“I never wanted to look young, I wanted to look great,” one says. “Style is about personal creativity,” notes another. “Fashion improves the environment,” says a third. Meet the women, learn something about their pasts, see artful ensembles. None are rich. All depend on imagination, selection, and careful maintenance of garments. “I don’t need to impress anyone. I really feel good about me.” “We’re here, we’re elders, and we’re still attractive and vital.” Web site: https://www.advanced.style/ Rent video on Amazon Prime.
Versailles ’73: American Runway Revolution 2016 Directed by Deborah Riley Draper. If this film is to be believed, in 1973 Americans brought about a seismic change in the way Paris, axis of fashion at the time, viewed our designers. A lavish ball including fashion and entertainment was held at and to benefit Versailles. When the Americans finished, a rarefied audience of 600 rose to their feet cheering. French newspapers called their own participation stiff and pompous.
Curator of Versailles Gerald Van der Kemp and powerful fashion journalist Eleanor Lambert invited French and American designers to Versailles. Both denied it was a competition. Hosted by Baronne de Rothschild, France offered Mark Bohan (Dior), Pierre Cardin, Yves St. Laurent, Givenchy, and Ungaro. Hosted by socialite C. Z. Guest, America sent Jimmy Galanos, Oscar de la Renta, Bill Blass, Anne Klein (with Donna Karan), Halston, and Stephen Burrows; 36 models including some of our best black mannequins (called out for excellence), Liza Minnelli, 10 dancers, make-up and hair practitioners.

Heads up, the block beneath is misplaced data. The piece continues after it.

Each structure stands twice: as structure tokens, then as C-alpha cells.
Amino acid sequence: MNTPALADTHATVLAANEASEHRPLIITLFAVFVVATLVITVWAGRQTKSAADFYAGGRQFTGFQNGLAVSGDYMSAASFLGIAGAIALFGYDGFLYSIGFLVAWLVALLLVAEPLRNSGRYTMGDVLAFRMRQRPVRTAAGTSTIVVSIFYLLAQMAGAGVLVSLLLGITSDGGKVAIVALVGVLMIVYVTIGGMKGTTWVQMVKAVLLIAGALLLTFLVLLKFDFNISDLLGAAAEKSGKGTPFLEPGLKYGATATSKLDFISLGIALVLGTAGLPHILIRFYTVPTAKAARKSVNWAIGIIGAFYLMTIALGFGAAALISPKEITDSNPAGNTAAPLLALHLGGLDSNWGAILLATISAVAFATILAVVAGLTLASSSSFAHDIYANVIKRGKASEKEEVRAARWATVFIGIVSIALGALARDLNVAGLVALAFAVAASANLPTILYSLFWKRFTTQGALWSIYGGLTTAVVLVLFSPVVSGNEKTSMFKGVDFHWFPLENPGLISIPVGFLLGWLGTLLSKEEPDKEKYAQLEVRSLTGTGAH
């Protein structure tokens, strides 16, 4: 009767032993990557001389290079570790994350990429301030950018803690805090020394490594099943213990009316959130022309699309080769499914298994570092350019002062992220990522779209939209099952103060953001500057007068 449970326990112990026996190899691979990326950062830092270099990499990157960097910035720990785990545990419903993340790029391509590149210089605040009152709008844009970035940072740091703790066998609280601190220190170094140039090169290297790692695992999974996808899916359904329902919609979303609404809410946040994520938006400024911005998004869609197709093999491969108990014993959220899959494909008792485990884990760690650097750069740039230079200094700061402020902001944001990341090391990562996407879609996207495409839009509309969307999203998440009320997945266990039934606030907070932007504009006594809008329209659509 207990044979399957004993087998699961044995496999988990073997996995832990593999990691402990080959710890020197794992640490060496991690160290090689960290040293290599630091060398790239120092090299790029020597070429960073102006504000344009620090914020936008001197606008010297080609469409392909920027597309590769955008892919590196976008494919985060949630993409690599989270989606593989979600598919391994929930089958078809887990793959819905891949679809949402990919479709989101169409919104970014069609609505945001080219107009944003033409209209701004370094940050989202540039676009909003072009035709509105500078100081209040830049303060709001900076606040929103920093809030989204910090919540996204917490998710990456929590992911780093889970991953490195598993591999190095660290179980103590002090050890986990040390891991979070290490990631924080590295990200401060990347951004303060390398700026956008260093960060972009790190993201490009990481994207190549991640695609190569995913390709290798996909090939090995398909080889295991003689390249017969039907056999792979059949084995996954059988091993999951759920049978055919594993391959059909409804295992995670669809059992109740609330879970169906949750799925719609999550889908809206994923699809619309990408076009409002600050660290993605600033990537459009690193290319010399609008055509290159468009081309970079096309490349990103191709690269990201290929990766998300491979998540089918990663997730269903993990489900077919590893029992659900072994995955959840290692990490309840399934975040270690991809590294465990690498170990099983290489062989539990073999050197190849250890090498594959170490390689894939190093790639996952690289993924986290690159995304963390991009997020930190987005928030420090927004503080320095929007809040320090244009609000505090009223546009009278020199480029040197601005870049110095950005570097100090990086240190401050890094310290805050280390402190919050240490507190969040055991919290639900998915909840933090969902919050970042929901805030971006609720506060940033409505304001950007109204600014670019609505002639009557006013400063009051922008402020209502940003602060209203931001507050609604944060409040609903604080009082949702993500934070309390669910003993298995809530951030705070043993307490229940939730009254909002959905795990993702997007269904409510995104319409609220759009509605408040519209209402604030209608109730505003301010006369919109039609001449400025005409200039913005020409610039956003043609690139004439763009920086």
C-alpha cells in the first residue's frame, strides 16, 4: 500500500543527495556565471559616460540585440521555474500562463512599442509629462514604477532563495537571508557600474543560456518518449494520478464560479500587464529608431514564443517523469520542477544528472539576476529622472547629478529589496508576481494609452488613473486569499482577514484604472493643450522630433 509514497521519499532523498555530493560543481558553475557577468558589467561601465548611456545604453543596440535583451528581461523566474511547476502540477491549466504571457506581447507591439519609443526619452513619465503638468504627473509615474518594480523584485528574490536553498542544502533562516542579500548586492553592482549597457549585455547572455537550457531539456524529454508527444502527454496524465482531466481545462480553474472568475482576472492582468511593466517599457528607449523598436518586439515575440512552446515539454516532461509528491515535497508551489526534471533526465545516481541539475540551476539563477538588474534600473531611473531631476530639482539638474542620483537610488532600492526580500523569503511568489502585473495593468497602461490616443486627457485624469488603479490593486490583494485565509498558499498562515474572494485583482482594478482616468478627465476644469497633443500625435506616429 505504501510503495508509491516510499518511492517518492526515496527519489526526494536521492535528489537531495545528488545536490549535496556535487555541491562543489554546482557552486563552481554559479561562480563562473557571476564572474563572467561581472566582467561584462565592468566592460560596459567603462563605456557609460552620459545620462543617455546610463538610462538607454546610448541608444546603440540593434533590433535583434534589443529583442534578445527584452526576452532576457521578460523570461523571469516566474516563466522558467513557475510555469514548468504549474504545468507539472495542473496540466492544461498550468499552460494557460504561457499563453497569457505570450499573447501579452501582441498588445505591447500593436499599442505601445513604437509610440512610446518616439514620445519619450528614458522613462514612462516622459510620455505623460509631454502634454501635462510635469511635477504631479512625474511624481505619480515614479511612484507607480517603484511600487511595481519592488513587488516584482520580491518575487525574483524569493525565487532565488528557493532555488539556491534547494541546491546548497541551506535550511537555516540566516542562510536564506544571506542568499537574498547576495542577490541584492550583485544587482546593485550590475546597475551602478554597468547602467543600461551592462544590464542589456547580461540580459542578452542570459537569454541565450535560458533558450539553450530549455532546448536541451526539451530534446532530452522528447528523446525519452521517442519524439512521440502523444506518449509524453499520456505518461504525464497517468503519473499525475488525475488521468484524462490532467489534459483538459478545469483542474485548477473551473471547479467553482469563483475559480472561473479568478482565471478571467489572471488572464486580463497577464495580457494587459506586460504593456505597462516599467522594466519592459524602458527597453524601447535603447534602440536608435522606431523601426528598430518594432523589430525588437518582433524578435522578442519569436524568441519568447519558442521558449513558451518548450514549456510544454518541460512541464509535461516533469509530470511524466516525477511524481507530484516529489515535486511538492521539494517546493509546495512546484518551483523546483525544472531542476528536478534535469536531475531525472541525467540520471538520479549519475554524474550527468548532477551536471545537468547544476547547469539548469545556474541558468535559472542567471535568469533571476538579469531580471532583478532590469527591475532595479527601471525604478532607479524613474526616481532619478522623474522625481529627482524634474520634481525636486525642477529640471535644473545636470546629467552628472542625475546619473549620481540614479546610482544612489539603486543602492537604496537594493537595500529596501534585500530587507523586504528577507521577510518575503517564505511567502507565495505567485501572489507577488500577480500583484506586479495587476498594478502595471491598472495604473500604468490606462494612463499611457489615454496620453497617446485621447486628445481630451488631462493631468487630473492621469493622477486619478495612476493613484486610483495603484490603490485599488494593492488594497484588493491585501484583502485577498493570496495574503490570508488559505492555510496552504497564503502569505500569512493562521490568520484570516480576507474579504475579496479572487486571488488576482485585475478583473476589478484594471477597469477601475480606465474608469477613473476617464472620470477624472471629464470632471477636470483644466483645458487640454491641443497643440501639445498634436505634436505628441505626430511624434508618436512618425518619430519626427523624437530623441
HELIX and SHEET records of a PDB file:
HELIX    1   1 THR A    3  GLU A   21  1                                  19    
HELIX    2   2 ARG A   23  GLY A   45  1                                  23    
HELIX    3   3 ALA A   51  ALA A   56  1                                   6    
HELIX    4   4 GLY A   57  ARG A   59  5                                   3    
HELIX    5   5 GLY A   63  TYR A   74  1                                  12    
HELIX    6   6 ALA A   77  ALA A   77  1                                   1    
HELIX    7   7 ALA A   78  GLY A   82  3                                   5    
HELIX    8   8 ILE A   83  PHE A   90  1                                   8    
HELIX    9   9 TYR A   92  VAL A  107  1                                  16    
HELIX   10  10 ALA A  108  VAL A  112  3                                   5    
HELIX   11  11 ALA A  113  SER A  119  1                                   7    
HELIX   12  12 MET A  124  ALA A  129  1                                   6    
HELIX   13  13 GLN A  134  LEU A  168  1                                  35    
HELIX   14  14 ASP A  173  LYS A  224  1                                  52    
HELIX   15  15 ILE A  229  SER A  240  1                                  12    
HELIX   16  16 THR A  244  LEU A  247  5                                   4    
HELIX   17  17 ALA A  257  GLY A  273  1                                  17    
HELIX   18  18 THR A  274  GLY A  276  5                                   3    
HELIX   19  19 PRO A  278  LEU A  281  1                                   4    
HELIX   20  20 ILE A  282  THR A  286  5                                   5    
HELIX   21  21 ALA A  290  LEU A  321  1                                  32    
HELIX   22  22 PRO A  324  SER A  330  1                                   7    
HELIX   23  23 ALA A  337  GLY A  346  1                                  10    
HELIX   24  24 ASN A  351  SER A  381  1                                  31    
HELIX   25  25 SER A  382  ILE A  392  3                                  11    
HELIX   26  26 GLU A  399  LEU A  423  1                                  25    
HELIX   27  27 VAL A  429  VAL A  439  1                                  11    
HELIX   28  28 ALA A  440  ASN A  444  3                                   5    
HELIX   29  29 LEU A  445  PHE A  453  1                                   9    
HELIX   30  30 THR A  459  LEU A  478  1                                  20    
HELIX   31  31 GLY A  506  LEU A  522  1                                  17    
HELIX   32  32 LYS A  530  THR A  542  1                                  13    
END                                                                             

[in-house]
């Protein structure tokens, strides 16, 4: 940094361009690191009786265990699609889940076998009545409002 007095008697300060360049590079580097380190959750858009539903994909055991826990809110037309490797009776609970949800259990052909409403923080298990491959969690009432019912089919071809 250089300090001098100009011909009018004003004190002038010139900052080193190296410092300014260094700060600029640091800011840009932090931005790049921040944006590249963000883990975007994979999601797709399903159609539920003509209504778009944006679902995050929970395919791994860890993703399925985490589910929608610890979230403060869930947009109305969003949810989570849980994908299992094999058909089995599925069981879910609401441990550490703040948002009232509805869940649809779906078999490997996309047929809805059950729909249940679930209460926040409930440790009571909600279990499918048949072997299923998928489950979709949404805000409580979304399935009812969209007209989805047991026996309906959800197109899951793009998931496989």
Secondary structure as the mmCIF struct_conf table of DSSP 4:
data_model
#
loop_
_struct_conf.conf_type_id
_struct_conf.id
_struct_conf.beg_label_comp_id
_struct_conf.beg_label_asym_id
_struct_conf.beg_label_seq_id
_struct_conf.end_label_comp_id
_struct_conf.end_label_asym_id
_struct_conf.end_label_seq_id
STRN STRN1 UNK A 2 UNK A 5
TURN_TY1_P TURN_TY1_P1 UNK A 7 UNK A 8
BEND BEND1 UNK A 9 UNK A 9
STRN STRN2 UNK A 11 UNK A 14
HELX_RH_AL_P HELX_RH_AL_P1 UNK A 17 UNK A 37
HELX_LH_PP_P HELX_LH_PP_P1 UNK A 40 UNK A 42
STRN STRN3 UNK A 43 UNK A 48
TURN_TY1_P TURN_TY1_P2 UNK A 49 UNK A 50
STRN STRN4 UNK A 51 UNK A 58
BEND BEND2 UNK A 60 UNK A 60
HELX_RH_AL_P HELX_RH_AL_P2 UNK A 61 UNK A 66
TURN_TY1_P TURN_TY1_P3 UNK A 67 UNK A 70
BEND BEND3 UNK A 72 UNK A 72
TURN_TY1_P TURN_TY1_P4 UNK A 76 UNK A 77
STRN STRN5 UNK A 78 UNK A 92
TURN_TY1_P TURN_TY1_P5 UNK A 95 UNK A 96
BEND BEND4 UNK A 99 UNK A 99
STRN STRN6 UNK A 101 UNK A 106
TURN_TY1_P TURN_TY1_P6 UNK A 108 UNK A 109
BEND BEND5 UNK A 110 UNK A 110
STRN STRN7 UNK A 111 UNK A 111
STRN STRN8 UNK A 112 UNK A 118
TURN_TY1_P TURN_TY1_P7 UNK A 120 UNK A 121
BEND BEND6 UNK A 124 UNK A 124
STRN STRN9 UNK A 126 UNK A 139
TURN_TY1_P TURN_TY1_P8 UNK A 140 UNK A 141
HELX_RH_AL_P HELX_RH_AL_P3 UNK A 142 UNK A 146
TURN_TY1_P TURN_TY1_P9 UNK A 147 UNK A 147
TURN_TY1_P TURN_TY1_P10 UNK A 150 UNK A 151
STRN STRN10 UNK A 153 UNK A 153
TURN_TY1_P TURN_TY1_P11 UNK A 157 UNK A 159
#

Talking heads in the film include, in part, every model who appeared (speaking evocatively, but at unfortunate length).The French, it seems, were tacitly unwelcoming. Their shows, which collectively ran 2 ½ hours, had extremely elaborate scenery, a full orchestra, and no group coordination. Americans, having received incorrect stage measurement, had no usable scenery, recorded music, and ran like clockwork for under 40 minutes. Glory was theirs. Free with Amazon Prime.
Love, Cecil (Cecil Beaton) 2018 Directed by Lisa Immordino Vreeland. Photographer, author, Oscar winning set and costume designer, painter, and aesthete Cecil Beaton “gave his life over to expressing beauty.” He began with home glamour photos of his sisters, then, through wealthy, well connected Stephen Tenant, fell into the honey pot of “bright young things” at Cambridge University establishing himself in fashionable society. Some of the artful, often “decadent” photos (many self portraits) found their way into papers and magazines. Meanwhile he failed all his exams.
On Beaton’s very first New York visit he secured a contract with Vogue to which he brought romance and style. A visit to Hollywood introduced him to Greta Garbo, to whom he’d eventually propose marriage. (They’re said to have had an affair.) The artist went back and forth from England until, fulfilling an illustration assignment, he used the word “Kike” on a drawn newspaper. Unable to explain why (he had Jewish friends), Beaton was let go, never ridding himself of accompanying guilt.
After a year of depressed unemployment, he received a call from the palace. Queen Elizabeth wanted portraits, beginning a lifelong association with the royal family. Beaton’s war photos, with which few are familiar, covered England, Burma, China, and Egypt. His eye created something beyond mere capture. Life on battlegrounds was rough and dangerous.
After the war, he designed theater productions. This lead to responsibility for everything visual in both Gigi and My Fair Lady. “You can ask for the impossible and it suddenly appears.” We see and hear about clips from the lavish films, his homes, and the two other (male) loves of his life (after Garbo). Passages from a late interview are telling. Beaton wrote 38 books, kept 150 diaries and 97 scrapbooks – some of which have been duplicated. A remarkable life. Rent on Amazon Prime.